So, after much procrastination and a number of changes in plan (we didn’t even know which continent we would ski there for a while) we arrived in Whistler on 23 February and the weather was kind. After a relatively dry spell through January and February it started to snow just before our arrival, then kept snowing on and off over our two week stay. Even the sun put in an occasional appearance, emerging from the fog to cheer everyone up on the weekends.
We hit conditions like this straight out of the box.
And small falls each evening for the first few days meant snow conditions (if not the visibility) kept getting better and better.
Of course if conditions deteriorated on one hill you could simply swap mountains for the afternoon on the Peak 2 Peak gondola. The lines were pretty short, it only took 15 minutes or so, the views were epic and there was the off chance of getting one of the two glass-bottomed gondolas.
So we quickly came to this conclusion.
Here’s G on Blackcomb Glacier Road - the cat track run out off the glacier and below Twist and Shout, Ridge Runner and Rock’n’Roll – some of our favourite blue runs on the Blackcomb side.
And (of course) hamming it up for the crowd.
Part way through the first week shadows began to appear, and the sun tried to put in an appearance over the glacier ...
... but it snowed again overnight, and it got cold.
Not wanting to overlook an opportunity the new snow demanded a ski demo. Here we are with Rossi S3s and Salomon Rockette 90s. Fun skis for a fun day.
'Cause conditions were pretty good.
Then, on the first Thursday afternoon, it began to snow properly. Here’s the view from the Garibaldi Lift Co. balcony before it came on ...
... the view from the Longhorn after we schussed into the entrance of the bar ...
... and our skis after a couple of après drinks in the Longhorn.
It was all looking so very good, but it was a ‘head fake’ from Ullr. The forecast had temperatures rising into the 40’s, and before you could say “tomorrow’s going to be epic” it all went horribly wrong. Around 10pm the snow turned to hammering rain, and most of the hill turned into one of these.
The next morning it was still raining. Nevertheless, intrepid travellers that we are, we geared up and slogged our way to the gondola on the premise that rain in the village would mean snow higher up the hill. However, the sight of drenched people straggling out of the Blackcomb gondola slowed us down somewhat, and a few comments along the lines of “It’s diabolical ... do not go up there!” made the decision easy. Friday became a day of rest and relaxation (along with a spot of shopping).
Saturday opened up with wet, heavy powder. The mountain huts were full of wet people looking for hot drinks and mine was the only beer in sight (although the hip flask got a good workout around the table). Still, the temperature dropped noticeably after midday and wet powder turned to fluffy, dry powder all afternoon. Once again it was game on!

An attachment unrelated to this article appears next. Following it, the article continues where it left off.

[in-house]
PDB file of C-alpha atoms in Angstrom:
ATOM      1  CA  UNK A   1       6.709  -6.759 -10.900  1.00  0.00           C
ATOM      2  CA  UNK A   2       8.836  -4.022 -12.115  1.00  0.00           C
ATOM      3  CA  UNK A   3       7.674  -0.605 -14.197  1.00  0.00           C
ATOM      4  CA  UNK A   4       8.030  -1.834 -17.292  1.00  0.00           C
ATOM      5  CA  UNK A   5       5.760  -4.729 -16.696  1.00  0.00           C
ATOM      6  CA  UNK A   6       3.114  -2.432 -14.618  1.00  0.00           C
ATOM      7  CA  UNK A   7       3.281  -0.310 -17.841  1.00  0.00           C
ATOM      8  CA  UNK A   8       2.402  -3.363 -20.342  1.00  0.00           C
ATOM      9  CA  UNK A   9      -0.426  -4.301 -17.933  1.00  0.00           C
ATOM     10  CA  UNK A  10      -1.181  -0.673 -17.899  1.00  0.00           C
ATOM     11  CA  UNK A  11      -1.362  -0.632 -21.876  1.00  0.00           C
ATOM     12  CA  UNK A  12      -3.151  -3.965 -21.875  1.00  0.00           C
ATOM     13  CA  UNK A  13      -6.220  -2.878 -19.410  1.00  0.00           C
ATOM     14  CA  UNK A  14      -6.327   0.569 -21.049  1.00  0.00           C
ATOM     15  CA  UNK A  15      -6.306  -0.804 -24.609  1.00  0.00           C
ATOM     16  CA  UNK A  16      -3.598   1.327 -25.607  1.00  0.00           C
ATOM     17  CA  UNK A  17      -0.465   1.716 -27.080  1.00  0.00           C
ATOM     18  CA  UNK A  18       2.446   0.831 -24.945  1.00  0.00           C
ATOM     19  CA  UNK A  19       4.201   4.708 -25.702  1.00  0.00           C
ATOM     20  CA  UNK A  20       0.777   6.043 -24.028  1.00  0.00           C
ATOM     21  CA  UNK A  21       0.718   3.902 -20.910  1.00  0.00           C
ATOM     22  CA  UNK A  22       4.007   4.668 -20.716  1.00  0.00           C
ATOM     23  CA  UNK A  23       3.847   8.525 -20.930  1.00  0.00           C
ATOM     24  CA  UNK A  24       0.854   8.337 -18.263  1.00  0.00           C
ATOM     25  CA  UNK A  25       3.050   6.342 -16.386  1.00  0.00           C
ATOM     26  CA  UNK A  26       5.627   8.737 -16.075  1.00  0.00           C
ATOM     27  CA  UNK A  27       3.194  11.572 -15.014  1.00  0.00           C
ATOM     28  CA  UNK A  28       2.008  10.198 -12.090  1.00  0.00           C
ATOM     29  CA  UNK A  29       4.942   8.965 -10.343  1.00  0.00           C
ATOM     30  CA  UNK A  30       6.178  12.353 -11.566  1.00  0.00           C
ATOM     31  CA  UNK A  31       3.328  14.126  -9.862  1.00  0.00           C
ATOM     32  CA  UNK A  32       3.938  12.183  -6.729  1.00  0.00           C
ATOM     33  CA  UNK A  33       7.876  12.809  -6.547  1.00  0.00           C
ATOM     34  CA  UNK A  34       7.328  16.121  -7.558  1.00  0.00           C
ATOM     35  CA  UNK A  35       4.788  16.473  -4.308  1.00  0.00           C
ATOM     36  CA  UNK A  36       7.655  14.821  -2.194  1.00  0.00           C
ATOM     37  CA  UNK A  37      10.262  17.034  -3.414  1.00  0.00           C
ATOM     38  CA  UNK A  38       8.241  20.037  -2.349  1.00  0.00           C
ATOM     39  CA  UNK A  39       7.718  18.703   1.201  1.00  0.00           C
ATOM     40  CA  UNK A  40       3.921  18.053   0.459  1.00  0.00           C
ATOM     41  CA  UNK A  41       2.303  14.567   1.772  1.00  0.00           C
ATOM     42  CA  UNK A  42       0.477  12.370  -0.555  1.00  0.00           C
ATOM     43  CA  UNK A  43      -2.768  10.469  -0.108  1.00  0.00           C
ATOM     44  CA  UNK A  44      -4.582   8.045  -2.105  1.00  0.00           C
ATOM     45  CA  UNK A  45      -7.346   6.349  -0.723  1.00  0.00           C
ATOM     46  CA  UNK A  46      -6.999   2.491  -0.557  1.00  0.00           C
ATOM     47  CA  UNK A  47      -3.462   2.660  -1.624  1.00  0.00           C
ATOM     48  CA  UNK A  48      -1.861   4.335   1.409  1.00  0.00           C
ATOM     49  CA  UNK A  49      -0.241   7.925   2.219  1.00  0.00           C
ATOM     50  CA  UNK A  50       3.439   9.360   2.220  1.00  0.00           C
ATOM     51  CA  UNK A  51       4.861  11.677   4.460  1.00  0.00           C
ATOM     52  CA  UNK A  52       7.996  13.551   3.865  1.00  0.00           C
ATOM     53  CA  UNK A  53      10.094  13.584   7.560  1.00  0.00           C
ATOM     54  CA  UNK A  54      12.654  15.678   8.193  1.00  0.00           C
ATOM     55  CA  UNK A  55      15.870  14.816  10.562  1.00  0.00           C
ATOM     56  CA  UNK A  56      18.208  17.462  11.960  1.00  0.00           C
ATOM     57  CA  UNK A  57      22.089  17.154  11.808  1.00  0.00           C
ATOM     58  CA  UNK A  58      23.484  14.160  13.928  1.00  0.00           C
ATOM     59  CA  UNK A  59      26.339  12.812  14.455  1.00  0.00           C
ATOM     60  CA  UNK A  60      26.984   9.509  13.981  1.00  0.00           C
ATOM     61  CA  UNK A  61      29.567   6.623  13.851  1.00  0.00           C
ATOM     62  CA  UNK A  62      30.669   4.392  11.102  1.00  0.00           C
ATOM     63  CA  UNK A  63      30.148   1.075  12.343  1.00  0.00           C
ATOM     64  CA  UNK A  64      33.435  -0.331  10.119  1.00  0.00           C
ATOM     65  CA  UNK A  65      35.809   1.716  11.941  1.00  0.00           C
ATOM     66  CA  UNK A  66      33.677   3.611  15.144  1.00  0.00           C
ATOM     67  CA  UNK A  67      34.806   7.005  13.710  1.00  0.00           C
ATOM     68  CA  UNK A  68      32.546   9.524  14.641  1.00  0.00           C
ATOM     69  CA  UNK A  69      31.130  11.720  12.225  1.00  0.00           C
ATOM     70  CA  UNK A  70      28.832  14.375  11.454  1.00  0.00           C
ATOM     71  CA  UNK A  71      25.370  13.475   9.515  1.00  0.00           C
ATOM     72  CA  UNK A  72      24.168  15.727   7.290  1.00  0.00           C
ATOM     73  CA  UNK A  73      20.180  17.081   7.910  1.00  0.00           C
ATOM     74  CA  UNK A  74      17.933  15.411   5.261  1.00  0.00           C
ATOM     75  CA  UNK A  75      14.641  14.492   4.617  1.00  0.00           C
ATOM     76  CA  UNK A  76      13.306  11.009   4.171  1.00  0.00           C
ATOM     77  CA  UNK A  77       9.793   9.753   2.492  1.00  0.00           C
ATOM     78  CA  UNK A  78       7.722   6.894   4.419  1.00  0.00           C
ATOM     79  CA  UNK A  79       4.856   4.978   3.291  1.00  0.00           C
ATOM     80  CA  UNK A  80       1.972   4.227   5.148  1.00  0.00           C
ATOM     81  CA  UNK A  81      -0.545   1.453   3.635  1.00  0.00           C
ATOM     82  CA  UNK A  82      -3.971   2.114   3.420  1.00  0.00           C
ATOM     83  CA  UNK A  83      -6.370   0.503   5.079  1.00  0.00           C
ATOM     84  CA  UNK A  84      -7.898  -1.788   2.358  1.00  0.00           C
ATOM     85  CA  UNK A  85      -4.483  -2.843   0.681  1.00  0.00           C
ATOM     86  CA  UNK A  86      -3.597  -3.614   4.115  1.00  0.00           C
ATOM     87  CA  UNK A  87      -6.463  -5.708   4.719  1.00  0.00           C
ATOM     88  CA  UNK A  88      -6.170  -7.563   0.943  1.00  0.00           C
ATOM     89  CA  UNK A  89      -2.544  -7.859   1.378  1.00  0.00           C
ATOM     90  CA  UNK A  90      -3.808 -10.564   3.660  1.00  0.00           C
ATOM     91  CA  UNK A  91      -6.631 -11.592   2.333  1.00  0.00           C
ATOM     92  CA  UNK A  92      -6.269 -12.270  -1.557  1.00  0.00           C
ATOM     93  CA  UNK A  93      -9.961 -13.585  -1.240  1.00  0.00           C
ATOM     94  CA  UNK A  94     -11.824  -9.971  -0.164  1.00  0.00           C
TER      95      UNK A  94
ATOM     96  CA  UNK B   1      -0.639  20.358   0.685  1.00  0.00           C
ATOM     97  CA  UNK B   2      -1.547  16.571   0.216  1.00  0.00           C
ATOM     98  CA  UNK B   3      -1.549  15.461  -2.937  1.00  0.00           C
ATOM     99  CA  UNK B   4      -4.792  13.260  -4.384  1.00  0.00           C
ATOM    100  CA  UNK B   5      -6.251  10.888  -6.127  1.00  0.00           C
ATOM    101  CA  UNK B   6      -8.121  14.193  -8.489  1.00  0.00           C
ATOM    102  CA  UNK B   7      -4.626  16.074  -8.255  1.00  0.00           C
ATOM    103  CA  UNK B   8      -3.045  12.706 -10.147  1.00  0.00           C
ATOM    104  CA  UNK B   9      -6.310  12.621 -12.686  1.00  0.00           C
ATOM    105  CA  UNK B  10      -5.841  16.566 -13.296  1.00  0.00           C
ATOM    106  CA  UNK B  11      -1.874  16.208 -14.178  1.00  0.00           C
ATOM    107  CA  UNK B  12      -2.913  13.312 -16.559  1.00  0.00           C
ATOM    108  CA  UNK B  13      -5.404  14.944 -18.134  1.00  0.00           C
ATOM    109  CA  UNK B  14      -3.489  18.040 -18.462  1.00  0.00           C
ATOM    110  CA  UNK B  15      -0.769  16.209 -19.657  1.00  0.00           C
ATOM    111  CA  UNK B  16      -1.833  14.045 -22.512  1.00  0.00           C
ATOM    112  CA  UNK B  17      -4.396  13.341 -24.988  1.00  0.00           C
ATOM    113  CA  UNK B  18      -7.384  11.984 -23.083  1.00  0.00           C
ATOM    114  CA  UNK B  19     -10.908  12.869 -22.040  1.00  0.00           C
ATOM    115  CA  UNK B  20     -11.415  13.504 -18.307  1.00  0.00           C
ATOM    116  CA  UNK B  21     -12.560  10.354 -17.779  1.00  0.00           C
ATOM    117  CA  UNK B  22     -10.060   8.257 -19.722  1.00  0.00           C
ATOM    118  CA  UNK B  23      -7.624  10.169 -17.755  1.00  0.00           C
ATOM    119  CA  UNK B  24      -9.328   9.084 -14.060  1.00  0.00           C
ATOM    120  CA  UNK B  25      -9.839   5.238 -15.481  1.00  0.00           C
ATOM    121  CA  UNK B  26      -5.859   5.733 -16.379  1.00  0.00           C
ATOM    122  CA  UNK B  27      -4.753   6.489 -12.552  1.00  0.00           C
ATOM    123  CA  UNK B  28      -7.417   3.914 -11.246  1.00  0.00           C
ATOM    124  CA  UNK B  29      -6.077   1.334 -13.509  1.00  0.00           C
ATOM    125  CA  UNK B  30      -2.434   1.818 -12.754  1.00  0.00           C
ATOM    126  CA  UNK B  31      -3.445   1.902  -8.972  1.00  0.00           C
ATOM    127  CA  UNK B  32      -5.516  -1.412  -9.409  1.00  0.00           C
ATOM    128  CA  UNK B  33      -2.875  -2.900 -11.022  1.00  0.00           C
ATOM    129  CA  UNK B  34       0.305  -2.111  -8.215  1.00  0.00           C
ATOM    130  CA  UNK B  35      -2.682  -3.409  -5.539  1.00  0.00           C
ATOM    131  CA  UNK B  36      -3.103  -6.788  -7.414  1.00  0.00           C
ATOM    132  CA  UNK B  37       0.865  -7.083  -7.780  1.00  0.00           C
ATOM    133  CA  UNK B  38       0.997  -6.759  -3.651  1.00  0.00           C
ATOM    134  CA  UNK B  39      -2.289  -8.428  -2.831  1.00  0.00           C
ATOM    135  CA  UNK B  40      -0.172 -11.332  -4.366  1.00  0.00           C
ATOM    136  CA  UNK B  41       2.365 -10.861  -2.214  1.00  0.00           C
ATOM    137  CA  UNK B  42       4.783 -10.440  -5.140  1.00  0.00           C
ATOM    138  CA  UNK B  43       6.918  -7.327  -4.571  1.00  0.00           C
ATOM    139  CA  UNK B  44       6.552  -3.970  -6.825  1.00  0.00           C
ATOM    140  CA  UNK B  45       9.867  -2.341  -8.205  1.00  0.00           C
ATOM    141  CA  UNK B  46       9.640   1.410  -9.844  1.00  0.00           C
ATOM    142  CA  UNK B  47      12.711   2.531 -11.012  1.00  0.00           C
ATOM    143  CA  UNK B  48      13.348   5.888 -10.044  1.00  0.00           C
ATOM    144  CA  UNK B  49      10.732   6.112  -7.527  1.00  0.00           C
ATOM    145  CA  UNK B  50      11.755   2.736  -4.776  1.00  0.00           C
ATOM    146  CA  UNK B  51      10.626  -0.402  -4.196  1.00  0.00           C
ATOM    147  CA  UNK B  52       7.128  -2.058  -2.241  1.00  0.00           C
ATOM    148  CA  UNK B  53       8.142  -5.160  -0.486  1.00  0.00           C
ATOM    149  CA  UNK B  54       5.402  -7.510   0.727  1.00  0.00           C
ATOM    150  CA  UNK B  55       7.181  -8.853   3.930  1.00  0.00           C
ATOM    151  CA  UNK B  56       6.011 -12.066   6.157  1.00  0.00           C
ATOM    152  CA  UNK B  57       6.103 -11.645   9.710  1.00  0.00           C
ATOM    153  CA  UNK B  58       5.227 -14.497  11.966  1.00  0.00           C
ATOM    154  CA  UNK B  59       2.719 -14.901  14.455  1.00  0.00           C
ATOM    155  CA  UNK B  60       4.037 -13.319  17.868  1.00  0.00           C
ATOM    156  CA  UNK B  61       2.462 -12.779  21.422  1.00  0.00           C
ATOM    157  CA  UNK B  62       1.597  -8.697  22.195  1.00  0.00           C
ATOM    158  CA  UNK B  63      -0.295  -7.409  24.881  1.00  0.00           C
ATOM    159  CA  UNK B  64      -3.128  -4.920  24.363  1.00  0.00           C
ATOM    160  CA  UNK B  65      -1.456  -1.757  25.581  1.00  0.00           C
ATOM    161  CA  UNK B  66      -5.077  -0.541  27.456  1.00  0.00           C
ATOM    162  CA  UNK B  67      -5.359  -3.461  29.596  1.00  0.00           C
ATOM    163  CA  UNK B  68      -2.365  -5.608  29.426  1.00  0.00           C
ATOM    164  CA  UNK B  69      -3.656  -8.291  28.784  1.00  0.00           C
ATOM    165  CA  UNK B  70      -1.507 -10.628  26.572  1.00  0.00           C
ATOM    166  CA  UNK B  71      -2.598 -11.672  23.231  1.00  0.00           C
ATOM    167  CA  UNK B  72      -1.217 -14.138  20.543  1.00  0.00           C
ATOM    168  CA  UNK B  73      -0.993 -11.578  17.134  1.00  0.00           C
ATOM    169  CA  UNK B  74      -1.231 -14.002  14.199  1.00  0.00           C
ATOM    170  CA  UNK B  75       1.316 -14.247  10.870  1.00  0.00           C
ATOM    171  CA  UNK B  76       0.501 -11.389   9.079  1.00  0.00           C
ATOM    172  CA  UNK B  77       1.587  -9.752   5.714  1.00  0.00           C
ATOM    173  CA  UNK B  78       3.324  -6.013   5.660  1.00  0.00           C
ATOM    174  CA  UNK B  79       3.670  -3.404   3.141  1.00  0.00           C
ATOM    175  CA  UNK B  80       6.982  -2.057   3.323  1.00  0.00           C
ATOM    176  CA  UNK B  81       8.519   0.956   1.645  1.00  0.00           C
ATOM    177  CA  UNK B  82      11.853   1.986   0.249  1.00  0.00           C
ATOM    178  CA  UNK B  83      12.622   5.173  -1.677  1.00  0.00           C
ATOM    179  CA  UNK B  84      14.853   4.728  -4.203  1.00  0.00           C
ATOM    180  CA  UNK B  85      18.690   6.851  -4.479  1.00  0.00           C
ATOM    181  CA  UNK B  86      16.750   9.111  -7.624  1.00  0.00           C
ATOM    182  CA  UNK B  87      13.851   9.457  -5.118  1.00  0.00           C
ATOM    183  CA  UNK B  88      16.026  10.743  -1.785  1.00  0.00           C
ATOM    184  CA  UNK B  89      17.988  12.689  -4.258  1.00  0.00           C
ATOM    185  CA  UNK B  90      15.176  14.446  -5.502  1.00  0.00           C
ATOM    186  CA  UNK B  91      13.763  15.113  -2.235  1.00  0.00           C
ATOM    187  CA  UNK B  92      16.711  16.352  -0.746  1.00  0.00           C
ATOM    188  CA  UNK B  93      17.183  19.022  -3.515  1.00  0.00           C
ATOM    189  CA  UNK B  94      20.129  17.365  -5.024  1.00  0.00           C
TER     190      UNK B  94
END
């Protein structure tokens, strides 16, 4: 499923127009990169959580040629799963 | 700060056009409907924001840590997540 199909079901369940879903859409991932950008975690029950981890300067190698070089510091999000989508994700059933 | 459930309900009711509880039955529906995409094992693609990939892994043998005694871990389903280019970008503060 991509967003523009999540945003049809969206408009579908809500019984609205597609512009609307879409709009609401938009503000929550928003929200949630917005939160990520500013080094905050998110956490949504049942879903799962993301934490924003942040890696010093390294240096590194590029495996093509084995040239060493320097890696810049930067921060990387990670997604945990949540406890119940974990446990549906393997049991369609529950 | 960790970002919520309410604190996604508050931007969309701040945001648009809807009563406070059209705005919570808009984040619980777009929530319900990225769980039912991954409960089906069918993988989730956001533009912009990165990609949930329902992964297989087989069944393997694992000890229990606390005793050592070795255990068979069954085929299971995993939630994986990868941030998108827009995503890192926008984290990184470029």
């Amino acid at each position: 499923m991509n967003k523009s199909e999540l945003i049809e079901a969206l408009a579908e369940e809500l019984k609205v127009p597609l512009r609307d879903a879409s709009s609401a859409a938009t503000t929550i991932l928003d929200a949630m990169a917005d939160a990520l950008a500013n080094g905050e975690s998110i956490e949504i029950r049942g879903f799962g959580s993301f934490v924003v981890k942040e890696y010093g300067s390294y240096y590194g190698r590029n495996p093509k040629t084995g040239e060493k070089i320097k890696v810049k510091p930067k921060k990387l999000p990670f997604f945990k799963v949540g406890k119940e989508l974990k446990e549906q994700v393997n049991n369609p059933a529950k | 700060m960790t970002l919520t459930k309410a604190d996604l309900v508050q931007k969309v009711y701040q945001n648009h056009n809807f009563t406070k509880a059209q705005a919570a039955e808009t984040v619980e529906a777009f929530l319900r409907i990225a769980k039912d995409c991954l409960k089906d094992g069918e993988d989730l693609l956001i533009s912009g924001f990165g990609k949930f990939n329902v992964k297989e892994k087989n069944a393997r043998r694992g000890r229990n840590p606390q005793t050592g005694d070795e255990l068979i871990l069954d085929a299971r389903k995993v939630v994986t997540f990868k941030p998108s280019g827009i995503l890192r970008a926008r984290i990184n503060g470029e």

Here's G in front of the Peak 2 Peak shed on the Blackcomb side (with Rossi S3s this time) ...
... and running into one of those "looks great, but not enough pitch" problems (we've all been there).
We watched a bit of the Saturday afternoon spinny/flippy activities from the gondola base.
And later got a hint of the day to come.
Sunday opened up bright and clear - a true bluebird day - with icepick hard, refrozen groomers on the lower slopes.
And this type of thing higher up.
Click on the panorama shots to get a better view.
We spent a bit of time watching the ‘big air’ antics off the cliffs in front of the Peak chair, and enthusiastically applauding anything worthy by clicking stocks along with the rest of the crowd. At one point some fifteen or so skiers and boarders were lining the edge of the ridge ... for ages ... doing nothing. Just as we were about to hit the front of the lift line (and I'd put my camera away) someone yelled "here they go" and all fifteen went together. Even the lifties stopped to watch. One guy in red took a double stager - two 15/20 foot drops, with a large gap in between - in one enormous arc. He left a sizeable crater on landing, but there was applause from everyone, including the lifties.
It was just a great day.
This shot will give you an idea of the rain/snow divide, which I guess is pretty standard at Whistler.
Friend Tim arrived on Sunday evening to provide his own brand of hilarity, and introduce some GoPro logistics to our days. With 12 hours of footage to choose from there should be an interesting video one of these days.
The following week was all about tracking the hill out, looking for softer stashes off piste and zooming the grooming.
As the weather improved the village changed from a slushy margarita into a page from a Dr Seuss book.
And on the hill conditions went from this ...
... to this ...
... to this ...
... and back to this.
Sometimes you could see, and sometimes you couldn't. But it was never less than fun.
... to be continued.
Edited by sinbad7 - 3/30/13 at 10:55pm